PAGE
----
After obtaining Vanessa's acceptance of my Sunday afternoon invitation, I walked back into my kitchen and found terry perusing through my cupboards. He took notice of me and queried, "Hey man, you got any crackers or snacks? I haven't eaten anything in over a day and that vodka is making hell on my stomach."

"Sure, man. No problem." I motioned to the high cupboard over the sink and with a slightly quizzical expression that I assumed was due to my junk food being stored in such a high place, terry opened up the cupboard and found the object of his desire—a half-eaten sack of corn chips.

Terry grabbed the bag of Fritos and ravenously started in on them with purpose. In between handfuls of chips, he said, "That sure is a funny place to keep snacks."

"Well, Terry, I sometimes have company that could stand not to eat junk food. And this certain person is mighty short in stature so putting the chips up there just kind of makes sense."

I changed the subject back to the vodka: "Anyway ... hey man, let's do another shot. Let's get some serious drinking going."

After a repetition of the Russian ritual, I informed terry that we would soon be receiving some female company. I verbally painted him a brief portrait of Vanessa, which was much more concise than the description that I just provided to the reader. (Vanessa would surely have been cross with me if I gave any real detail of her life to a complete stranger! And vexing my de facto guardian angel was something that I tried to keep to a minimum.)

We hastened to put away a few more drinks before Vanessa arrived. "To beautiful women." "To north Carolina." "to a life of freedom." And just like the vodka, the dill pickle slices were being consumed at an ever-increasing rate.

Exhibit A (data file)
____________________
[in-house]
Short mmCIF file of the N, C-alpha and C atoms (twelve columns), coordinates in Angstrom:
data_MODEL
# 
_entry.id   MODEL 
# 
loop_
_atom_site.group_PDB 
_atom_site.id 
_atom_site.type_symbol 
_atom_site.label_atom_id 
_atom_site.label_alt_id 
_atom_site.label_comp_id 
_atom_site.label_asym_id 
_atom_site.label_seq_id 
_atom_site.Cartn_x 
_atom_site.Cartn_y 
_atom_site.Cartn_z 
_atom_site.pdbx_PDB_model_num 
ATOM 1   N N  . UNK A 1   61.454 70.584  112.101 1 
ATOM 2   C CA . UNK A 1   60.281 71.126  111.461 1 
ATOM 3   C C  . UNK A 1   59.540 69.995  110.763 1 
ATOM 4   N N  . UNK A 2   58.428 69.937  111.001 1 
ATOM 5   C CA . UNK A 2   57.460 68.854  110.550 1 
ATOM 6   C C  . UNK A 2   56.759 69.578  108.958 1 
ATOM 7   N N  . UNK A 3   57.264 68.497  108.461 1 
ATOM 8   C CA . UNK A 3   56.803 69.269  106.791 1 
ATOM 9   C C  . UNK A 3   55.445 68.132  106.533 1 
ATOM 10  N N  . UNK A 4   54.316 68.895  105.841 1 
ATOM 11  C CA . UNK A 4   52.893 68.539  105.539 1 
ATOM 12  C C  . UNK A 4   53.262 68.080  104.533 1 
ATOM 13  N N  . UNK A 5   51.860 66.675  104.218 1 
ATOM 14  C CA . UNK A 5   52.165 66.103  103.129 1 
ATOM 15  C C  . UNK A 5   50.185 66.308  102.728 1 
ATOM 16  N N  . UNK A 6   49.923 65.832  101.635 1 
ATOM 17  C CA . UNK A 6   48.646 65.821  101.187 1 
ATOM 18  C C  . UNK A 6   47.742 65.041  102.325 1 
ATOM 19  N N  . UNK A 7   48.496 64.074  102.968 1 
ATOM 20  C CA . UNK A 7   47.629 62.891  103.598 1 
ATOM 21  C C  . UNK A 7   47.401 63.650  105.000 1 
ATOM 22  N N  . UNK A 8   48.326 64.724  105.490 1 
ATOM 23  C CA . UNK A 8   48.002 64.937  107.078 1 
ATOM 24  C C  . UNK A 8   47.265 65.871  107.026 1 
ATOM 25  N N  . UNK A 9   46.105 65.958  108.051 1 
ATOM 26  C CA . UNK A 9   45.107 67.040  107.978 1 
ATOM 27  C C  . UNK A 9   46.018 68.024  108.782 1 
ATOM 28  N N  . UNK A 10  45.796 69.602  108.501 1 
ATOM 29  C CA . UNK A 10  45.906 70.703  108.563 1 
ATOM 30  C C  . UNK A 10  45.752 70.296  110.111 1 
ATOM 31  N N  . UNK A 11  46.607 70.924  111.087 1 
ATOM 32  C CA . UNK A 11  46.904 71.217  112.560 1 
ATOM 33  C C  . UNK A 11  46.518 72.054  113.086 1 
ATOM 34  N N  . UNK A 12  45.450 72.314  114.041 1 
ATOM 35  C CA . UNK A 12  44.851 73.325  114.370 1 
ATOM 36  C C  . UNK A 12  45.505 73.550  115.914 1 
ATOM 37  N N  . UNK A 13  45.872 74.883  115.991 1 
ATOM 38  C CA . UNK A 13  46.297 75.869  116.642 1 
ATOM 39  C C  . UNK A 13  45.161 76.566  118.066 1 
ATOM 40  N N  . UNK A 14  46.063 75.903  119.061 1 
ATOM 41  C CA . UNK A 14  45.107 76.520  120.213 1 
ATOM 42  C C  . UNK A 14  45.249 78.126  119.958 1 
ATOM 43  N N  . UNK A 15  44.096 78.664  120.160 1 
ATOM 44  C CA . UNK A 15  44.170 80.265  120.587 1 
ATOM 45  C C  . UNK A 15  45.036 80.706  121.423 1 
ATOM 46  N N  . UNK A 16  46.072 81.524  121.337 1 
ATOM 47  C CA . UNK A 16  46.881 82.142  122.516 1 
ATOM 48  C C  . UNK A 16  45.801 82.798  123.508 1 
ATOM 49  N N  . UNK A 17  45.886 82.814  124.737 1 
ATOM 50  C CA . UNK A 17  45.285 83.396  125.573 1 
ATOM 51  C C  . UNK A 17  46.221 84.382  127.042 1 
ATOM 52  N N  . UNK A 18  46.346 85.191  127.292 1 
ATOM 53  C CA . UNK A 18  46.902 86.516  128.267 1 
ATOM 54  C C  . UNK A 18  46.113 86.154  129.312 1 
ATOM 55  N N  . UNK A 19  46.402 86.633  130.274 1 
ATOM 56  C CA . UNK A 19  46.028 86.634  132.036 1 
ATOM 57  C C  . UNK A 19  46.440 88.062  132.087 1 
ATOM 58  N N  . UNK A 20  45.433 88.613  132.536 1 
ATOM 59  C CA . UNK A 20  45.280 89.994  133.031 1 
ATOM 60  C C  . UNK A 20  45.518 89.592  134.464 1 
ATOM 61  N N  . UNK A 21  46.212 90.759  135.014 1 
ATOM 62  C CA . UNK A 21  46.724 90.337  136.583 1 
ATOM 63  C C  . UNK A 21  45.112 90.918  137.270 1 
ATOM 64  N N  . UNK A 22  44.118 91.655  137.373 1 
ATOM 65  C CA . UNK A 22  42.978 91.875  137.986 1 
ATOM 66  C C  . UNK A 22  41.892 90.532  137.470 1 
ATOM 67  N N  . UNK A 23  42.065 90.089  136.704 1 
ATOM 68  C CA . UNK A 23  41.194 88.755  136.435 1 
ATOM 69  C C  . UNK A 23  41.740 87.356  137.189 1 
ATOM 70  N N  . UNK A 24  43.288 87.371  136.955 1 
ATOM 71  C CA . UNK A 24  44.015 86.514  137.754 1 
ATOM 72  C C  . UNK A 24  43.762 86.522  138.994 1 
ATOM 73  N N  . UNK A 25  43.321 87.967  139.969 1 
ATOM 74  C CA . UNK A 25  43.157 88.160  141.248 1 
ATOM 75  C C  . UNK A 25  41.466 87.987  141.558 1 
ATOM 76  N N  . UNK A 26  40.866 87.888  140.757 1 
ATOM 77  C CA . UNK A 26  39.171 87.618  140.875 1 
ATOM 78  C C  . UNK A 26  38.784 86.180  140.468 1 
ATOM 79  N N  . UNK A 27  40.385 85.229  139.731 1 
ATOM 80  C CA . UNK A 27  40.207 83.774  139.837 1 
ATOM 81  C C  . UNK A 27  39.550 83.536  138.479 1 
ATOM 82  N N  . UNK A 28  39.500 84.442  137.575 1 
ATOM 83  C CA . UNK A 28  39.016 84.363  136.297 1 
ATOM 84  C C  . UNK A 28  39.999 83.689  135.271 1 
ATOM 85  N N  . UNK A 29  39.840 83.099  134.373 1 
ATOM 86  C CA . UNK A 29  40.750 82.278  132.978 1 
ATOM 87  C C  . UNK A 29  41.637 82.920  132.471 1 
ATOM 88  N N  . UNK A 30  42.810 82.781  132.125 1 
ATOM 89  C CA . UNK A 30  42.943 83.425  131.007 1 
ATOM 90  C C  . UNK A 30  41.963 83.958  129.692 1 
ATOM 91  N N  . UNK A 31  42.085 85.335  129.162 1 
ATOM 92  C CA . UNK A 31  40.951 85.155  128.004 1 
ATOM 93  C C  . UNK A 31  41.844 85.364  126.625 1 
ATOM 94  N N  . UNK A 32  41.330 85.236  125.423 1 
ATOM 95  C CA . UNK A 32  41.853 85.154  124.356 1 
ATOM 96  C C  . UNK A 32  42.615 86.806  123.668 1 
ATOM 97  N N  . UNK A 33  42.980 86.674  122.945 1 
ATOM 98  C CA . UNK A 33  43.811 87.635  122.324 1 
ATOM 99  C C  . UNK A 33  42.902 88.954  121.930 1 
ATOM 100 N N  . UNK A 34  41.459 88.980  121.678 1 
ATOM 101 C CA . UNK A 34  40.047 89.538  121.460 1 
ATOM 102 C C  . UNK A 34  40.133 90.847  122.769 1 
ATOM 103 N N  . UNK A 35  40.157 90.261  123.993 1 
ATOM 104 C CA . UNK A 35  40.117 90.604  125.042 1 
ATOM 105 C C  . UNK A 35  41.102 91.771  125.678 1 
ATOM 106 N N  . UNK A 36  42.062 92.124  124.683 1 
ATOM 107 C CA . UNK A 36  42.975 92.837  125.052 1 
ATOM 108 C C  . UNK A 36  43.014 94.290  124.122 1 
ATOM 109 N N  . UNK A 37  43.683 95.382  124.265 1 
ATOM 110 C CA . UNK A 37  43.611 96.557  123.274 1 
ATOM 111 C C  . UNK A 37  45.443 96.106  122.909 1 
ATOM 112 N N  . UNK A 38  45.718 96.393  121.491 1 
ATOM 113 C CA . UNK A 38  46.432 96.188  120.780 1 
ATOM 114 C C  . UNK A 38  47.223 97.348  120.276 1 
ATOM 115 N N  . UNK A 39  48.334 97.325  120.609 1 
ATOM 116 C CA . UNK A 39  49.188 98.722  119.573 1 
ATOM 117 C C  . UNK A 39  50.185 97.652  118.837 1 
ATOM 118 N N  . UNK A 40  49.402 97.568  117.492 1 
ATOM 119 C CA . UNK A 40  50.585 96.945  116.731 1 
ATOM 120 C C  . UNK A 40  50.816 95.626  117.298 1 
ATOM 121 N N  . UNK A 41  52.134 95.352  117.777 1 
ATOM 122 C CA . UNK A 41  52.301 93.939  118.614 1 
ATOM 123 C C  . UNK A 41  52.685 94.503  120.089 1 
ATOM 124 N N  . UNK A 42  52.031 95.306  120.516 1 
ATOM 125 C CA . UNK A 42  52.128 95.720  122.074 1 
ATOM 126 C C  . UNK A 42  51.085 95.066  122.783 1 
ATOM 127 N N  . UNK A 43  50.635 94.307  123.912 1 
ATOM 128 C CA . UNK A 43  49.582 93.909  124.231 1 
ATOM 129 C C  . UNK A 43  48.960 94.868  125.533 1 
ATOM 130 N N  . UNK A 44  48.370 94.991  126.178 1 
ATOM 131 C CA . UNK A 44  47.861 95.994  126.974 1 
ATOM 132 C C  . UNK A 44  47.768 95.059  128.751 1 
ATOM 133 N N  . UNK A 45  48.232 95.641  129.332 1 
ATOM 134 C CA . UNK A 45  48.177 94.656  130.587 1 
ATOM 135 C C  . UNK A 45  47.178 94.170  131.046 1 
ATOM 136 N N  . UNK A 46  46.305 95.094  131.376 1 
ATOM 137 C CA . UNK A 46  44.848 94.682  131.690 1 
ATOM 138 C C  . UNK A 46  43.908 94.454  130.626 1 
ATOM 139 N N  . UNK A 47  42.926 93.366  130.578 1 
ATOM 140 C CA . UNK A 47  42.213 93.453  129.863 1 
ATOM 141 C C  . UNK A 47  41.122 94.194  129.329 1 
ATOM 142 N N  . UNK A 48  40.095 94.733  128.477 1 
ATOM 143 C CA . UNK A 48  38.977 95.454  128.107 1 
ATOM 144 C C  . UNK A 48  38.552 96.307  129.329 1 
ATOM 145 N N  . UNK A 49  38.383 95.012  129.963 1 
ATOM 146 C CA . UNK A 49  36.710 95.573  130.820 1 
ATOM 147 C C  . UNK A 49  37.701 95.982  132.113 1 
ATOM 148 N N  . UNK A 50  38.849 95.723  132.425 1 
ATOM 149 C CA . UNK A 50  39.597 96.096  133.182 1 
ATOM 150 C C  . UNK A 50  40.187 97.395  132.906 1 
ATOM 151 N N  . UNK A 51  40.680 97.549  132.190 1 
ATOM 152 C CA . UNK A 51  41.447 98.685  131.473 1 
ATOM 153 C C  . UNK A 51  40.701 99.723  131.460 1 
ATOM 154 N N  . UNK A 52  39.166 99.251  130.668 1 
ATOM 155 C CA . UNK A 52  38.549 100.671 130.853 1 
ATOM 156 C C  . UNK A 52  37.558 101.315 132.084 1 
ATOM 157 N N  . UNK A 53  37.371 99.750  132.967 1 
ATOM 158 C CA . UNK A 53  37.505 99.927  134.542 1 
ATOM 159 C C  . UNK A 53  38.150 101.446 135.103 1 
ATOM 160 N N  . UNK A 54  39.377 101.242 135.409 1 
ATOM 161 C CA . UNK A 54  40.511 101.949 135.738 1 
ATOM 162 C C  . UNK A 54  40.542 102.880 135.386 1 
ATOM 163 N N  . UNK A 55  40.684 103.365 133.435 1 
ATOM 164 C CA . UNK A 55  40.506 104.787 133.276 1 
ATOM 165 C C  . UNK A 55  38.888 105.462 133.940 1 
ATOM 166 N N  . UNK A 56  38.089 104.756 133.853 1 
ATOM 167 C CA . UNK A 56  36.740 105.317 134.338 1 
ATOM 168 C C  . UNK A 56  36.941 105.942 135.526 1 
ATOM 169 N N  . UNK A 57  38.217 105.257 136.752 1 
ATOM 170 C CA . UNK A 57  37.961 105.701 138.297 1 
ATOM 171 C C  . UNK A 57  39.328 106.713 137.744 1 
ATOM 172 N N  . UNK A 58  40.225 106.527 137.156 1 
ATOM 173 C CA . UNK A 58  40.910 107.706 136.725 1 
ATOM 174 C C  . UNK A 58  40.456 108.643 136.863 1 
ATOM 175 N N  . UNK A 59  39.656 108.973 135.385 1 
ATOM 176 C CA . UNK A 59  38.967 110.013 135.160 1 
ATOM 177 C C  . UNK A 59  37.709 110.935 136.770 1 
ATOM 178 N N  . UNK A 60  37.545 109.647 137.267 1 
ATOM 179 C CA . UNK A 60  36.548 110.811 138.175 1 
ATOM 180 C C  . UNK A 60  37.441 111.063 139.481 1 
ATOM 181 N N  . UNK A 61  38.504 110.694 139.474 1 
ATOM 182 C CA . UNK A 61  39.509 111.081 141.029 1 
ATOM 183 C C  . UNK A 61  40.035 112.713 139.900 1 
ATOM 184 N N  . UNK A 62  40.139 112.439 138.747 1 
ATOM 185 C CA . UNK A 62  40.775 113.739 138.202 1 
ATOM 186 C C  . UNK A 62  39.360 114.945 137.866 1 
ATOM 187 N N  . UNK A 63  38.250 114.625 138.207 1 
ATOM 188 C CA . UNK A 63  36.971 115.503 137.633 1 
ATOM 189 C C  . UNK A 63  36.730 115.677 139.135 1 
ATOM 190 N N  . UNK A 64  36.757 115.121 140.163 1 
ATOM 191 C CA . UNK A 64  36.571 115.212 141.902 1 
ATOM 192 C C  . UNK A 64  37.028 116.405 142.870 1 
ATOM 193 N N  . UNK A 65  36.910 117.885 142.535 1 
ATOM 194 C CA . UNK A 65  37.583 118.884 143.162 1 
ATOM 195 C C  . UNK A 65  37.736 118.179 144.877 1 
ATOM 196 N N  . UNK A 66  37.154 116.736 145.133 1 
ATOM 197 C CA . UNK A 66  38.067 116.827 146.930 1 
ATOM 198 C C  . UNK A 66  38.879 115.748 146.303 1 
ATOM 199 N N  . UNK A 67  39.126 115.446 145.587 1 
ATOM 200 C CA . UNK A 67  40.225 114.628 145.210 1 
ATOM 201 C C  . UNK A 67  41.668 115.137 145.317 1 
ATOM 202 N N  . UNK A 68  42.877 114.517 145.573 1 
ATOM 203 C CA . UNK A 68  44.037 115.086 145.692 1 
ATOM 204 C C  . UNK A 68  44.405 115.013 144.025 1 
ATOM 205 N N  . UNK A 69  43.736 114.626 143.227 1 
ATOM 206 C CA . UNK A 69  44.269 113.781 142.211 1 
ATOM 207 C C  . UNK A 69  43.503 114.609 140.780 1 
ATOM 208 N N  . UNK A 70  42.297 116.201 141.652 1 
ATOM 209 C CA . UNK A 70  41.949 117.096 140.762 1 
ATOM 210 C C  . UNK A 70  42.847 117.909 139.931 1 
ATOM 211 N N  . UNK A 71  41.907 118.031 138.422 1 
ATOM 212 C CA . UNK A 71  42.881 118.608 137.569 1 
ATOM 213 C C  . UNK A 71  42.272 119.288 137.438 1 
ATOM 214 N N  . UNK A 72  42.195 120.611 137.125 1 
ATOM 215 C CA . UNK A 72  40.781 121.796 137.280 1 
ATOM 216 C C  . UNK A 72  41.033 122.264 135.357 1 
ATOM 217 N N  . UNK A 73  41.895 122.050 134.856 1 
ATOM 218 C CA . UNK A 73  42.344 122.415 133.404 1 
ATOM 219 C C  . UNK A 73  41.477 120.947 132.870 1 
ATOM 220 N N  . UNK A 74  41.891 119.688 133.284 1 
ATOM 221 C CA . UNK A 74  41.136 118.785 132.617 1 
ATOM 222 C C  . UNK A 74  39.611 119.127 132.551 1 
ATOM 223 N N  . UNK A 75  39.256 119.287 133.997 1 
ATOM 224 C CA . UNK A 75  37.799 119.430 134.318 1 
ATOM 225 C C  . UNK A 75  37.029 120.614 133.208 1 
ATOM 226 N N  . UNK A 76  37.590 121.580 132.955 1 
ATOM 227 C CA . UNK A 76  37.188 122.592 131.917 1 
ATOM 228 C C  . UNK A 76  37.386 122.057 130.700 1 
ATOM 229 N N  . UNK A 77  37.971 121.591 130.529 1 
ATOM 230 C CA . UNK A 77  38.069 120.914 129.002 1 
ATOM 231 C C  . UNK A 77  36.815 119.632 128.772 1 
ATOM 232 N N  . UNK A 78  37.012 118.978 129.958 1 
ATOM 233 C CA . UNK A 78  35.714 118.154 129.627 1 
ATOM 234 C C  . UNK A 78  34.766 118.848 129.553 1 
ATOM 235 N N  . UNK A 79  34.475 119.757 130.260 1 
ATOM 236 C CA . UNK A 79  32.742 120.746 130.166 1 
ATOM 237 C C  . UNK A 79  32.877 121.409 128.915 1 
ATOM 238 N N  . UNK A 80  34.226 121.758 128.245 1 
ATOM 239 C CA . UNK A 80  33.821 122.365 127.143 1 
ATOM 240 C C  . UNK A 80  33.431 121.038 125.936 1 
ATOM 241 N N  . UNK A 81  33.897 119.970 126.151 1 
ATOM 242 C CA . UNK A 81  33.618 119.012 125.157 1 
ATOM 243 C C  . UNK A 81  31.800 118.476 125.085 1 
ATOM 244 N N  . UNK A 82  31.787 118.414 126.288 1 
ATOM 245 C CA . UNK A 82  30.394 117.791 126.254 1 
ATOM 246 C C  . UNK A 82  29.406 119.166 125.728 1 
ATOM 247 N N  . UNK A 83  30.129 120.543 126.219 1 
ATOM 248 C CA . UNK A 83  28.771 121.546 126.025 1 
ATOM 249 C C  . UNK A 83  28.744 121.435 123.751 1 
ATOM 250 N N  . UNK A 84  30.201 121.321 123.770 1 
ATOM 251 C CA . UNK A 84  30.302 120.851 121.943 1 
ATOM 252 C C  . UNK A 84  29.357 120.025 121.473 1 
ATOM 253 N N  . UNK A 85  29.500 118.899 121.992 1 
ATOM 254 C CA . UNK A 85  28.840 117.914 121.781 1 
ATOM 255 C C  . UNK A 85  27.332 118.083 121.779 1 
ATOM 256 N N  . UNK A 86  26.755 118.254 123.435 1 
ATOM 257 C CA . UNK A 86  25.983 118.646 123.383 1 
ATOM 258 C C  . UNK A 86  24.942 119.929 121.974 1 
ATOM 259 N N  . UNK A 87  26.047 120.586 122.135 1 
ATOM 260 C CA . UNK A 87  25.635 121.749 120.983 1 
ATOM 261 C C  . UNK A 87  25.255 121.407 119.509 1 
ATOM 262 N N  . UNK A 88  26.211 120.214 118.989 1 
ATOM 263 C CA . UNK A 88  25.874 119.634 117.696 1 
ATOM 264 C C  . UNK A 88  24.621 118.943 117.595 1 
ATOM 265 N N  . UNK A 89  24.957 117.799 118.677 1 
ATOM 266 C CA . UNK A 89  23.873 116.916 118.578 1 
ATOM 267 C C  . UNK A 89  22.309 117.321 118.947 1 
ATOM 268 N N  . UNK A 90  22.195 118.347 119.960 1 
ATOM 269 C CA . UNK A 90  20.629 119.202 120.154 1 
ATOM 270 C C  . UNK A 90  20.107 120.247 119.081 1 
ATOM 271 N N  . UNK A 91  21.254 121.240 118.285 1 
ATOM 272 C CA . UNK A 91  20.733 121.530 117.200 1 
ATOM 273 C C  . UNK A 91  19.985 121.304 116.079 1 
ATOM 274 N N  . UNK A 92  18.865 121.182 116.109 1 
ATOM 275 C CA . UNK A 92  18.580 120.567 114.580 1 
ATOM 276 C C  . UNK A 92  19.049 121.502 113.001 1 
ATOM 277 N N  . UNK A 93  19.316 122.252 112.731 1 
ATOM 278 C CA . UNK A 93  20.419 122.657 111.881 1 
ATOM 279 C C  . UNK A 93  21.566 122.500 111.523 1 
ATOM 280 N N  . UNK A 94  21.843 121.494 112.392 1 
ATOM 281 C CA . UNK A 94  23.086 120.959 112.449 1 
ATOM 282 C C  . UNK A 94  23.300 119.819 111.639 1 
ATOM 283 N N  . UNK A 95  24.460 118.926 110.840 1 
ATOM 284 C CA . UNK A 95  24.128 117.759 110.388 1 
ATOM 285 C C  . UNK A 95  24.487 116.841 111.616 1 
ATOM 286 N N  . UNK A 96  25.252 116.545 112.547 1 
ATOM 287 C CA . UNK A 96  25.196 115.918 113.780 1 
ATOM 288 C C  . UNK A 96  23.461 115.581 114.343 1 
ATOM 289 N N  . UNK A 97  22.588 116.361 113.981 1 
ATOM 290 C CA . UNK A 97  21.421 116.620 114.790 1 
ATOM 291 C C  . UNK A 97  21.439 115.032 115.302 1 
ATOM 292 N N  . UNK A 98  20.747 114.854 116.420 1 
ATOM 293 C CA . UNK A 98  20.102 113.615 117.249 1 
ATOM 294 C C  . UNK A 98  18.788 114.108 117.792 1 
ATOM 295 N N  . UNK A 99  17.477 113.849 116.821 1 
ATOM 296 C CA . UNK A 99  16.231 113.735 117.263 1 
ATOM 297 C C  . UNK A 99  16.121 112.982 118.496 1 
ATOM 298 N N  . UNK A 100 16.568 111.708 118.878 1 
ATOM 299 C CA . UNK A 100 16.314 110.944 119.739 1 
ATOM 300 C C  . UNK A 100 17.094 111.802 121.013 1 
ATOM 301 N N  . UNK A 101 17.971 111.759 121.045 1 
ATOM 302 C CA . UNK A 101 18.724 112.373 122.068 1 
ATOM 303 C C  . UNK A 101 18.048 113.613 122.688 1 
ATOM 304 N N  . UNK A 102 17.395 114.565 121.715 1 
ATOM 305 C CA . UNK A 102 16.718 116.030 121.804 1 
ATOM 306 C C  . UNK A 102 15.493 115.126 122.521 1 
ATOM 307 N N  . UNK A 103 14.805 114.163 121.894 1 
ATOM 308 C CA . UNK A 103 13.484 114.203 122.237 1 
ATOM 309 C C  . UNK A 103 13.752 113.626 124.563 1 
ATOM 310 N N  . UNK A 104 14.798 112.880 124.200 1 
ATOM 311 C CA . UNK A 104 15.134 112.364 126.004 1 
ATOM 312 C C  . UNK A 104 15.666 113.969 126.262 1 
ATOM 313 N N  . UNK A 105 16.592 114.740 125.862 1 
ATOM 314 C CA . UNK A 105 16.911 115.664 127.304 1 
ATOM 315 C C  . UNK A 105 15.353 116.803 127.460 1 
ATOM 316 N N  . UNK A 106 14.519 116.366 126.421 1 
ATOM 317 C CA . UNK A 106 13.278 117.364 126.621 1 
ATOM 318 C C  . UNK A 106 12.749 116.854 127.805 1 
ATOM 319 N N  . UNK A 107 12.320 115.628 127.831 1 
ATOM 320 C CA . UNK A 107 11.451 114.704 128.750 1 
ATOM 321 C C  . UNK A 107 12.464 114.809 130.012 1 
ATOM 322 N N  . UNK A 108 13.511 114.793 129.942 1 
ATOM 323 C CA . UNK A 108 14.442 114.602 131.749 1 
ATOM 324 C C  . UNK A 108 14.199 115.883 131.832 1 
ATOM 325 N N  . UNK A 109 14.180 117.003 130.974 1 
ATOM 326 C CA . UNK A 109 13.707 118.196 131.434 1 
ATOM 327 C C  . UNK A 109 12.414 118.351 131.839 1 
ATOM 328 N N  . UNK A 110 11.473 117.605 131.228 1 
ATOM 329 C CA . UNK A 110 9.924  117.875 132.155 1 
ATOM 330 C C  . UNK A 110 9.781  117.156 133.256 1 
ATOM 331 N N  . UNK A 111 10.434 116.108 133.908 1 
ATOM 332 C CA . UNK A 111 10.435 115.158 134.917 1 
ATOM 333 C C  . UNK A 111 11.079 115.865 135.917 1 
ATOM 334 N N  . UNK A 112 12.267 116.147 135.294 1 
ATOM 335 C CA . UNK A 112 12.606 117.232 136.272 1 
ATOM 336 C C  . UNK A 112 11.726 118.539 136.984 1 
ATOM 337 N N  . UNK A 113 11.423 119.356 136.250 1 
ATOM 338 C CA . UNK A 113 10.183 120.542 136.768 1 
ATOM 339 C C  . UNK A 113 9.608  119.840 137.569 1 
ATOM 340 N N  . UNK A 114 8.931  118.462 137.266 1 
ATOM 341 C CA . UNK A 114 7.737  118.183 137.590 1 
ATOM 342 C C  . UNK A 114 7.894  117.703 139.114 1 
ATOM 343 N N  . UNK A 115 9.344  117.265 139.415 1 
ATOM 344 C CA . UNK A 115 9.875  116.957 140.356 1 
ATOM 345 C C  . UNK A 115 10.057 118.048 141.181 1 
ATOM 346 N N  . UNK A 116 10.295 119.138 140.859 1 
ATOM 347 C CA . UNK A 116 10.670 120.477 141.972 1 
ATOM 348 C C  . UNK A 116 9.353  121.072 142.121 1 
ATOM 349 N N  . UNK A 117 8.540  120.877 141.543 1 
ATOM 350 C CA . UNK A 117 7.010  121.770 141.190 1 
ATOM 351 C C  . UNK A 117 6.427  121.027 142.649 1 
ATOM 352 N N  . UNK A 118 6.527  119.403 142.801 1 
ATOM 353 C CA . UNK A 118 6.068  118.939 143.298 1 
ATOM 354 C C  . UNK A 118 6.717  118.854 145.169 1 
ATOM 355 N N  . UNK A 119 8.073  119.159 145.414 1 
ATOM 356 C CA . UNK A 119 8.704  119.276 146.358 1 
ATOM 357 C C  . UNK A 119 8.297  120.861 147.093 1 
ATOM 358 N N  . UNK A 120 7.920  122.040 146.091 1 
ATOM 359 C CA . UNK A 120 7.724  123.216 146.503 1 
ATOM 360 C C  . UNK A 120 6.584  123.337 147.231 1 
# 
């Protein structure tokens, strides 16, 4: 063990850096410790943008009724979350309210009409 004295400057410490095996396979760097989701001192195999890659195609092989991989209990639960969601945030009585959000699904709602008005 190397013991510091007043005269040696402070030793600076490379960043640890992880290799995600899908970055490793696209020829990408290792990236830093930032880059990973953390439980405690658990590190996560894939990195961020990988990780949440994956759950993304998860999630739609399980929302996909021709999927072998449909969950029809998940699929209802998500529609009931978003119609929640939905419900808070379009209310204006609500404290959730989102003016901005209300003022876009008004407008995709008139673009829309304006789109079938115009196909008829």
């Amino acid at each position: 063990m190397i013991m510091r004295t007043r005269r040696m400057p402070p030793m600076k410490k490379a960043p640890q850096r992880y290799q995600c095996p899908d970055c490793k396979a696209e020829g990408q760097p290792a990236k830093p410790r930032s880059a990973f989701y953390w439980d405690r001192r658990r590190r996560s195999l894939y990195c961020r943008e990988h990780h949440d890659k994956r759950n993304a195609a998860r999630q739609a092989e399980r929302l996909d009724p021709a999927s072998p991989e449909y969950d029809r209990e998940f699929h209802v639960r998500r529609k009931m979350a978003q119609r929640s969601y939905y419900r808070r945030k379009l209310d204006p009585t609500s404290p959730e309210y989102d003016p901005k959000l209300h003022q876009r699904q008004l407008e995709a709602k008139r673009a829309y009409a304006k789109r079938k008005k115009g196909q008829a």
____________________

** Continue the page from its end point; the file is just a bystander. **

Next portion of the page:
* * *

The possession of firearms is essential if one is to maintain some semblance of bodily security in the sometimes lawless and violent America. Since I was legally old enough to do so, I have owned various weapons highly capable of spitting out mortality-inducing projectiles. Maybe I have watched too many movies; I half-jestingly referred to my silver-tipped hollow point bullets as 'werewolf killers'. I guess I always felt that if all hell did indeed break loose, I would be much better served if I could project my will with deadly accuracy.

(Continues...)



Excerpted from Victory! by LAKE LARSEN Copyright © 2012 by Lake Larsen, LLC. Excerpted by permission of AuthorHouse. All rights reserved. No part of this excerpt may be reproduced or reprinted without permission in writing from the publisher.
Excerpts are provided by Dial-A-Book Inc. solely for the personal use of visitors to this web site.

Read More Show Less

Table of Contents

Contents

Chapter 1. Vanessa....................1